What I have discovered from my reading of hundreds of court decisions and cases on homeowner associations, from the ALJ, the trial and appellate courts, and the state and US supreme courts, is that all is not what you read in your textbooks. In numerous instances, citations are made and taken out of context to evoke alternate interpretations; the misuse of dicta, that is simply an opinion of the judge and not material to the decision in the issue at hand, and presented as though it was, itself, the issue that was before and decided by the court; and the numerous decisions that place constitutional law secondary to equitable servitude law by, what essential are, activist judges. These discoveries are particularly disturbing when related to homeowner association issues where 1) the body of law is not very deep, yet biased to protect the HOA, and 2) HOAs are a sui generis, a unique legal entity, not at all similar to the typical nonprofit with its ease of entry and exit.
With the above understanding, many HOA attorneys cite dicta as arguments for their position, which are unlike the case in most other circumstances where dicta are the result of long established doctrines and are usually correct. That is, when a judge says so-and-so is his position or opinion as part of his reasons for his decision, and without citing case law, he is basing his opinion on long established doctrine that has been upheld over many years, after at least one court bona fide decision was handed own on the issue, or dicta. You can say, alternatively, that his opinion is a statement of “well established doctrine and principles of law.” But, that is not always the case with homeowners associations.
For example, several court decisions have upheld the doctrine that the CC&Rs and governing documents are equivalent to contracts and will be treated as such. So we have court after court citing, or attorneys citing, cases were this opinion was given by the judge in a decision on some other issue before the court, but never really addressed and a decision made by a court. Of course, the basis or rational for such treatment can be challenged in court to obtain a court rendered opinion. In Arizona Biltmore Estates, Divisio ,and Sunburst Farms (each citing the next earlier case) the court simply stated: “The deed restrictions in this case constitute a covenant running with the land [equitable servitudes law] and form a contract between the subdivision’s property owners as a whole and the individual lot owners.” This opinion served as the basis for interpreting the CC&Rs in order for the court to decide the varying issues actually before the court. The question of a bona fide contract was not the issue before these courts, and was not decided by the court.
Pursuing this misuse of dicta in the courts, I asked Arizona attorney Scott Carpenter, a CAI member, a simply question on his new blog: “Would you please provide the case law on voluntary purchases? Thank You.” This was in response to his statement under “2010 Legislative Review” that, “The Arizona Revised Statutes, as well as case law, support the proposition that purchasing a home in a restricted community is a voluntary act and that the purchase binds the owners to the contract – the CC&Rs or restrictive covenants.” Arizona law says no such thing in regard to voluntary acts. If indeed it were so, then was there a need for a statutory lien to enforce HOA foreclosure rights , a supposedly a consensual lien? A search of the eight cases provided in reply by Mr. Carpenter revealed that three did not involve HOAs (one going back to 1931), and four of the remaining five said no such thing about voluntary acts under a search for the words “voluntary”, “agreement”, or “consent. (The fifth HOA case, Heritage, was not searched).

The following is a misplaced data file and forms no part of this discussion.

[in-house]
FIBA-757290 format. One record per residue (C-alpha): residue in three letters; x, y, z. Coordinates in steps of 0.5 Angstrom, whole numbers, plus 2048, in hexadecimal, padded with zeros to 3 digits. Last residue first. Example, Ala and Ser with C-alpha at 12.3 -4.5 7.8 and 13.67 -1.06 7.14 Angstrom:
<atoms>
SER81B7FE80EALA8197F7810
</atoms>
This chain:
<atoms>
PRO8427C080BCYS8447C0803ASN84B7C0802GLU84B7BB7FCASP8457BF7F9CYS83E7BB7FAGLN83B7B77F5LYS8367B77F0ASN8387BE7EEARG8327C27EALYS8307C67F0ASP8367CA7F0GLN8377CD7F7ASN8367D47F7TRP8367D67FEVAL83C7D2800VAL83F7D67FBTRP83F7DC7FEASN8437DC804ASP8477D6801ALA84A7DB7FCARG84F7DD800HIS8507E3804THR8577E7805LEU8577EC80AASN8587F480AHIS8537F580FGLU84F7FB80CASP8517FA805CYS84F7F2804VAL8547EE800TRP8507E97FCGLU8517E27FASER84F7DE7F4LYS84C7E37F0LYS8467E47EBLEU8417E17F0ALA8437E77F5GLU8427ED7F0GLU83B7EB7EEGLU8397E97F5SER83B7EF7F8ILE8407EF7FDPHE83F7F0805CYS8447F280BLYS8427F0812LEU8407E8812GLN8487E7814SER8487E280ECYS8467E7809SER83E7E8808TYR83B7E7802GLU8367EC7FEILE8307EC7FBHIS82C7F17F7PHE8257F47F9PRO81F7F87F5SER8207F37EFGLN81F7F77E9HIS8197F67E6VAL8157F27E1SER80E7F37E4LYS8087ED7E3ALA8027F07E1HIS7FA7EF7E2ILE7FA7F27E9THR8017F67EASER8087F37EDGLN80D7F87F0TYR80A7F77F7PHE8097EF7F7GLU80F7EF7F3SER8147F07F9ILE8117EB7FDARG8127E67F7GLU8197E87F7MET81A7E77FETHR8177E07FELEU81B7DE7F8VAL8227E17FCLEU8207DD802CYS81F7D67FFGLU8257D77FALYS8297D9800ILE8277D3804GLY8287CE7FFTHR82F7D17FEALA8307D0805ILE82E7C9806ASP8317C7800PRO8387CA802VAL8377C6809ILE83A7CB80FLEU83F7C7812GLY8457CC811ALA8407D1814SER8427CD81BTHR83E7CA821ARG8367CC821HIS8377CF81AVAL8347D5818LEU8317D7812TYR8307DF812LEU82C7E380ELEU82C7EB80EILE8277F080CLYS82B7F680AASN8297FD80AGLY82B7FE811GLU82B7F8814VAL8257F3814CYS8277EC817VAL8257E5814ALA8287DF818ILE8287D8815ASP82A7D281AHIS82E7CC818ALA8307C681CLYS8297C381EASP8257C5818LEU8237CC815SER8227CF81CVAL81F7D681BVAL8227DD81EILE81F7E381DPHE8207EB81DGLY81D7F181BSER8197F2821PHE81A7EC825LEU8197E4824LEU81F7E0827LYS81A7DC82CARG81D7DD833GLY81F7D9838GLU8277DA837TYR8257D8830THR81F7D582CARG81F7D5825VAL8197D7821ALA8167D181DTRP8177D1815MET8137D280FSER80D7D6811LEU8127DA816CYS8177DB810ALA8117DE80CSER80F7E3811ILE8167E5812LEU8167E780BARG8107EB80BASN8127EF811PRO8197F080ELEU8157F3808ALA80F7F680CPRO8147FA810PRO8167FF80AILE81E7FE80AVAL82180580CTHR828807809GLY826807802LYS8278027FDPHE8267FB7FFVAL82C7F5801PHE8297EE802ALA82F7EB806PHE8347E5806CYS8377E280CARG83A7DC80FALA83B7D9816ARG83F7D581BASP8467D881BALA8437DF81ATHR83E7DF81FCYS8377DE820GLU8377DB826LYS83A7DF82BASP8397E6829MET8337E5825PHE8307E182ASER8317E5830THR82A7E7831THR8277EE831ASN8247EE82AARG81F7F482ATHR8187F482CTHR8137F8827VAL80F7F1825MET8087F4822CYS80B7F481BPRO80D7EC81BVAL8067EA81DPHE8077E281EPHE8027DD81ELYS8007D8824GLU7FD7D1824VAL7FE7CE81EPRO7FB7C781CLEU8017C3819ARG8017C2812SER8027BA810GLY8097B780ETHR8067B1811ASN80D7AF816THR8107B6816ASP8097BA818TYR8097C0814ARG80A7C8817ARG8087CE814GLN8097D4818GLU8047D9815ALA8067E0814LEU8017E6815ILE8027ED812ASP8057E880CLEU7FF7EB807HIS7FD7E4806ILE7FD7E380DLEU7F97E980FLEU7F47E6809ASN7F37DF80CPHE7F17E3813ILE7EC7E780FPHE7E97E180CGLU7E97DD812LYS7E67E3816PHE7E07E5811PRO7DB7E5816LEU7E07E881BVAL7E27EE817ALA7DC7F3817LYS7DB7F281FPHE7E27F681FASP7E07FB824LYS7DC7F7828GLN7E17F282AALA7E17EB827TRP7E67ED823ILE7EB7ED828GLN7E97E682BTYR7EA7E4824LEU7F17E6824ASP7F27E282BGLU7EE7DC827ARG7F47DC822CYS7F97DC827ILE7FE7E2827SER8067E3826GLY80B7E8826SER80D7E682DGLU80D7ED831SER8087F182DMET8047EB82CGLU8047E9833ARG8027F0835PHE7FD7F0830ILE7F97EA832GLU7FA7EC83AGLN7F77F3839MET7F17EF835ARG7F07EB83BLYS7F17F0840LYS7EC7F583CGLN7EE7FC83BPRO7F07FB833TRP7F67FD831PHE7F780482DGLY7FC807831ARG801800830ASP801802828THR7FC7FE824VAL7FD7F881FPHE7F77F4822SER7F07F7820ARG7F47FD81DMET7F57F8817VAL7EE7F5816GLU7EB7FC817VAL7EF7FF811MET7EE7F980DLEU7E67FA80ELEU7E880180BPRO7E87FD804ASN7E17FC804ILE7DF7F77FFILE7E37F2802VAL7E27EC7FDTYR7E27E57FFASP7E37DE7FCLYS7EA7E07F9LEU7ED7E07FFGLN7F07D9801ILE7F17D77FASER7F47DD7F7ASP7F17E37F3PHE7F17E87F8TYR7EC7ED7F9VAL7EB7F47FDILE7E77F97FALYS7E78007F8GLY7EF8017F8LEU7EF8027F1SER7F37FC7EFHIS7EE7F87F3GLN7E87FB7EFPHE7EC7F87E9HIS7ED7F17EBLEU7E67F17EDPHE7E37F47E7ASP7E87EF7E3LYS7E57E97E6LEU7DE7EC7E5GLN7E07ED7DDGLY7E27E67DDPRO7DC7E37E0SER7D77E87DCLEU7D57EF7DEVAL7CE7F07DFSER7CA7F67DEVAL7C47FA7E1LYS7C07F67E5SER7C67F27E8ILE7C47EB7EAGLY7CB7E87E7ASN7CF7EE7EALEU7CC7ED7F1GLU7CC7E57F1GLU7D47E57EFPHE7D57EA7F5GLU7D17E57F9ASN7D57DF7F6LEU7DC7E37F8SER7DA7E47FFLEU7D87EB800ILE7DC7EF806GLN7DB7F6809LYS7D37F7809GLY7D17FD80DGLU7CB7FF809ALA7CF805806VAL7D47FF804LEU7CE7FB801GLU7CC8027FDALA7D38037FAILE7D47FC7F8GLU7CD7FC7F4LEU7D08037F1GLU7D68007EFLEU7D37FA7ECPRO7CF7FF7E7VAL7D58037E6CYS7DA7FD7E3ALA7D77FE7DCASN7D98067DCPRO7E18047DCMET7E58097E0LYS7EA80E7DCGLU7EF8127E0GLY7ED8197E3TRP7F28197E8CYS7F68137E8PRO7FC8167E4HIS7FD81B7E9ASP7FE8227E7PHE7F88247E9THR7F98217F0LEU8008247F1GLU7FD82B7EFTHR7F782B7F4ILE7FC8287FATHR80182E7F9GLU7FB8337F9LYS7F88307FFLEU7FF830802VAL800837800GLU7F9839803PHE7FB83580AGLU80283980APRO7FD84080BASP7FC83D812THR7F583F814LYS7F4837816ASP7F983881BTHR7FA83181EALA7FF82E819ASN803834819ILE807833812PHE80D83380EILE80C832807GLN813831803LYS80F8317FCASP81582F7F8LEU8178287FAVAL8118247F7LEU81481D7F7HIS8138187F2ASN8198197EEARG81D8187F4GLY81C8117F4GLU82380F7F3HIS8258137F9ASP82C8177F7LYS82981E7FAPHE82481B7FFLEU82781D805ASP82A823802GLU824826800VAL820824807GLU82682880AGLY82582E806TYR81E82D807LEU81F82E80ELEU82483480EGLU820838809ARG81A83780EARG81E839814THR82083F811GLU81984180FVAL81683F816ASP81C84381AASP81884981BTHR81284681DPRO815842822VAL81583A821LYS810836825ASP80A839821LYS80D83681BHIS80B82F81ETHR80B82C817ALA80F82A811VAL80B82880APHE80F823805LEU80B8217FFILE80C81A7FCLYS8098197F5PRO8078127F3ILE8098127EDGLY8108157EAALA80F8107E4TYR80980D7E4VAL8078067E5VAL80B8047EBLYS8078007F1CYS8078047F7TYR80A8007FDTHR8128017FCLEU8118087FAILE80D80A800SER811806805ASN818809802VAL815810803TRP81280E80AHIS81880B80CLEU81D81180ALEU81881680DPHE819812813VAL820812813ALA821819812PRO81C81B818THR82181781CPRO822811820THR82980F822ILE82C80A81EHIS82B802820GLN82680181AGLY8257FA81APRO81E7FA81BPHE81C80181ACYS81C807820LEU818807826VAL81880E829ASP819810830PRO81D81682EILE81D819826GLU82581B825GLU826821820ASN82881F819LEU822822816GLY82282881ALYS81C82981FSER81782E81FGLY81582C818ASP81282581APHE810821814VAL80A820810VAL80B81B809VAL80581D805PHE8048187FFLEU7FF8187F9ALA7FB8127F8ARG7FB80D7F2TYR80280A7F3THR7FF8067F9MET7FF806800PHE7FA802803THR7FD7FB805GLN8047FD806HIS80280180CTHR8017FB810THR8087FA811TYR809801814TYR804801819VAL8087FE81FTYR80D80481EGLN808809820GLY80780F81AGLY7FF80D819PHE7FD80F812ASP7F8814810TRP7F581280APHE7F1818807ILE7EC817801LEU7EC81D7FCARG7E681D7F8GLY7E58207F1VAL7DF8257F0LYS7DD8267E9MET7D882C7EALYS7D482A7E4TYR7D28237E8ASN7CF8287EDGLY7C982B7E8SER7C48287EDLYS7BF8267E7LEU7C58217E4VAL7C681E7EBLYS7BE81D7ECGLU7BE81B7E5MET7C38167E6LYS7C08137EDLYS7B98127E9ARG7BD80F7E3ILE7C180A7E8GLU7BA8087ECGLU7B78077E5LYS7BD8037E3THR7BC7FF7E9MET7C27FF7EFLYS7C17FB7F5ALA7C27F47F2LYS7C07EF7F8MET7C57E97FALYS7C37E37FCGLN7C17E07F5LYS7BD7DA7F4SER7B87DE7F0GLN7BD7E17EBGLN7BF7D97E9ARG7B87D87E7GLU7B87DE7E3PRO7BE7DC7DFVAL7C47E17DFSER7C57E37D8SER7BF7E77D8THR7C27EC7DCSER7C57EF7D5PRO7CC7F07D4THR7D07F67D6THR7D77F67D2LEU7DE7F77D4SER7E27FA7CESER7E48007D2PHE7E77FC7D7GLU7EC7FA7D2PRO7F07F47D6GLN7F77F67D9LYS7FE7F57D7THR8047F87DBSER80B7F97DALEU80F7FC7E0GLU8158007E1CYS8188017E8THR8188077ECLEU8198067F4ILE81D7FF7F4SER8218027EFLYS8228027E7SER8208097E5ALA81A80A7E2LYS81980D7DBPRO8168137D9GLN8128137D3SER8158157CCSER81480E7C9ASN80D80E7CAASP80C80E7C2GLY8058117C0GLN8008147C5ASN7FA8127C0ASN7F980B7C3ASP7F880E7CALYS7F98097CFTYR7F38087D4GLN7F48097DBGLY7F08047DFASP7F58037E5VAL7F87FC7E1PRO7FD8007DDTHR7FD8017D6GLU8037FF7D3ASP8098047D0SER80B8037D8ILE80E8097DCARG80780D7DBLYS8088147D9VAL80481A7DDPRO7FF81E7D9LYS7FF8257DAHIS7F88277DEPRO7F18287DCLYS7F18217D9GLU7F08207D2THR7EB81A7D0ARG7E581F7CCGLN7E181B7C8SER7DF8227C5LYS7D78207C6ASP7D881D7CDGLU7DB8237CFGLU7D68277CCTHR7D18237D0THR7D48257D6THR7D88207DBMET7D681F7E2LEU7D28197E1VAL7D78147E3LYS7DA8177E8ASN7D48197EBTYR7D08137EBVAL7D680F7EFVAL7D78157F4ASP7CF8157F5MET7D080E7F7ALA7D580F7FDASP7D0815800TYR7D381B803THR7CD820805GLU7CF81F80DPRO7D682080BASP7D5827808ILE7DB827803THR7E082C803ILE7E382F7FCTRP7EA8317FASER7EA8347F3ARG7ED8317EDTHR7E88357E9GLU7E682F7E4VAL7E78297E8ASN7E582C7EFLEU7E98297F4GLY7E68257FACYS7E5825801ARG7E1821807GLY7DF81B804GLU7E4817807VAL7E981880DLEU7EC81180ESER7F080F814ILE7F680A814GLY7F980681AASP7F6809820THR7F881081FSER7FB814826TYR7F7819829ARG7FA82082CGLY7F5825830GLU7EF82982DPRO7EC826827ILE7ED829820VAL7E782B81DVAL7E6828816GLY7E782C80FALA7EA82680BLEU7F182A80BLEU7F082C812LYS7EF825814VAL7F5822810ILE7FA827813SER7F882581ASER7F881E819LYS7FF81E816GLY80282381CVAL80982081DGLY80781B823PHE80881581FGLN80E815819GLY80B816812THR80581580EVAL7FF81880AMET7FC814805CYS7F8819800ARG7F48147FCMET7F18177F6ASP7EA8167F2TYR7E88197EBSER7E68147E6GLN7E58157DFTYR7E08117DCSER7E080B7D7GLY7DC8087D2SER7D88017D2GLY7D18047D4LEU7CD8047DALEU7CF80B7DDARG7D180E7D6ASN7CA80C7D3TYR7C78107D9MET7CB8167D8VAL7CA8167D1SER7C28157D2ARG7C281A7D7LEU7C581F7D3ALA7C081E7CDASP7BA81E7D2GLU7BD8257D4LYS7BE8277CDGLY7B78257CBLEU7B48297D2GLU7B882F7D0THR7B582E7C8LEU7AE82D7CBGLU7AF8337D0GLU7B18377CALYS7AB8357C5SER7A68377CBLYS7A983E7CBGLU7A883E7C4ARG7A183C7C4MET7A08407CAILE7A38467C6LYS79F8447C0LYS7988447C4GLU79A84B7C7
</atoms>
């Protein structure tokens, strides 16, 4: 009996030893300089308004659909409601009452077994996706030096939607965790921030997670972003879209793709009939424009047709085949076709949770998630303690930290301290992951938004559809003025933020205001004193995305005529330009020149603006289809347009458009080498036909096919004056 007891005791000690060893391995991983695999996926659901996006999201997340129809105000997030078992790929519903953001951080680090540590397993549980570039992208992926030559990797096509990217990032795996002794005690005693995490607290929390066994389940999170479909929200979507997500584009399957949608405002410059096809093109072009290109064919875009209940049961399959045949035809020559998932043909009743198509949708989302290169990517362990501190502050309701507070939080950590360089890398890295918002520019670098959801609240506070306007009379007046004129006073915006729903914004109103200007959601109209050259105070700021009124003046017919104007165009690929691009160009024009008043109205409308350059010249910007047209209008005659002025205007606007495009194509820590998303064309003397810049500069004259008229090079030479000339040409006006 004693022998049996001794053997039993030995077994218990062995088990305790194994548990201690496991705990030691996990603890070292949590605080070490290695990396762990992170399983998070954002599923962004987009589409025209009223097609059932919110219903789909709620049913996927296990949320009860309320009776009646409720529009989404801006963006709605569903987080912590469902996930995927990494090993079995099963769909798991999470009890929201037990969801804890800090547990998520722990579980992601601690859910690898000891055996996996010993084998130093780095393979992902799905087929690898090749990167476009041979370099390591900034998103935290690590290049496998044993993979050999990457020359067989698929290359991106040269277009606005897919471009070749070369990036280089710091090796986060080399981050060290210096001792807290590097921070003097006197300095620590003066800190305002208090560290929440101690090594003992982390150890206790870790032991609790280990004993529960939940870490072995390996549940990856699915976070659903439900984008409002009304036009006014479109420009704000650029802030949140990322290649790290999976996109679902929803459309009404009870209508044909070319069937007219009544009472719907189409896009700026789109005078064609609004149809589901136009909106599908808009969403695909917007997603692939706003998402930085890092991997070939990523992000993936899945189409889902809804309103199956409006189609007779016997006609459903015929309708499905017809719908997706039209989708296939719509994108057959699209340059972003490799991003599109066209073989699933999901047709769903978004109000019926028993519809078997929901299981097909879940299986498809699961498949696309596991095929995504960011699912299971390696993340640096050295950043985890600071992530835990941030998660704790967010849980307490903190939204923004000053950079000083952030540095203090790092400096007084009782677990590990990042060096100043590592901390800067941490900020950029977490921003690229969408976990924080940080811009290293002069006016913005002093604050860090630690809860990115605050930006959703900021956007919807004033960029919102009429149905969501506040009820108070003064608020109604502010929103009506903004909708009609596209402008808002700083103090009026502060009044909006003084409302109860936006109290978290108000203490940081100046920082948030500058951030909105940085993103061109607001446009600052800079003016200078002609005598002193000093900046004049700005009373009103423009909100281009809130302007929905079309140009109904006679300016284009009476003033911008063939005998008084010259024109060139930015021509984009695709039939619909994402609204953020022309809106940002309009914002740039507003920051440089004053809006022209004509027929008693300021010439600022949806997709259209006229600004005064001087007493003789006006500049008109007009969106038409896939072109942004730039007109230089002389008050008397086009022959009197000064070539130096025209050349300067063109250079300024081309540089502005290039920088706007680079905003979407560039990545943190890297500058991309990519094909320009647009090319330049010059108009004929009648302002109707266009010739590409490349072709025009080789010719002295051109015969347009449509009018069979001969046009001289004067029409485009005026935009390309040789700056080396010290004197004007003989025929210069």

And, the miss-understanding of dicta is not confined to attorneys alone. The Texas Supreme Court in Inwood v. Harris (1987) held that covenants running with the land — servitudes law — are superior to the Texas Constitution. At the other end of the spectrum, an Arizona superior court judge, in an appeal of an administrative law judge’s decision, elevated a dictum to the level of decided law and material to the issue in her case. The superior court judge, a trial court judge, held that the cited case’s dictum that an agency had been given regulatory functions was a material requirement for her ruling that a statute was an unconstitutional delegation for the adjudication of HOA disputes by an agency. (See Troon Village v. DFBLS (2008), aka “Waugaman“; the Carpenter law firm brought the appeal). Yet, the test criteria used in the cited case did not require “delegated proper regulatory powers” as one of its criteria for the validity of the statute. The judge simply included and miss-applied the opinion in the cited case, as if it were decided law material to the issue at hand.
This important legal doctrine of voluntary purchase has not been tested in the courts, and neither has the question of HOAs as bona fide governments regardless of the fact that they are chartered under corporation law rather than under municipality law.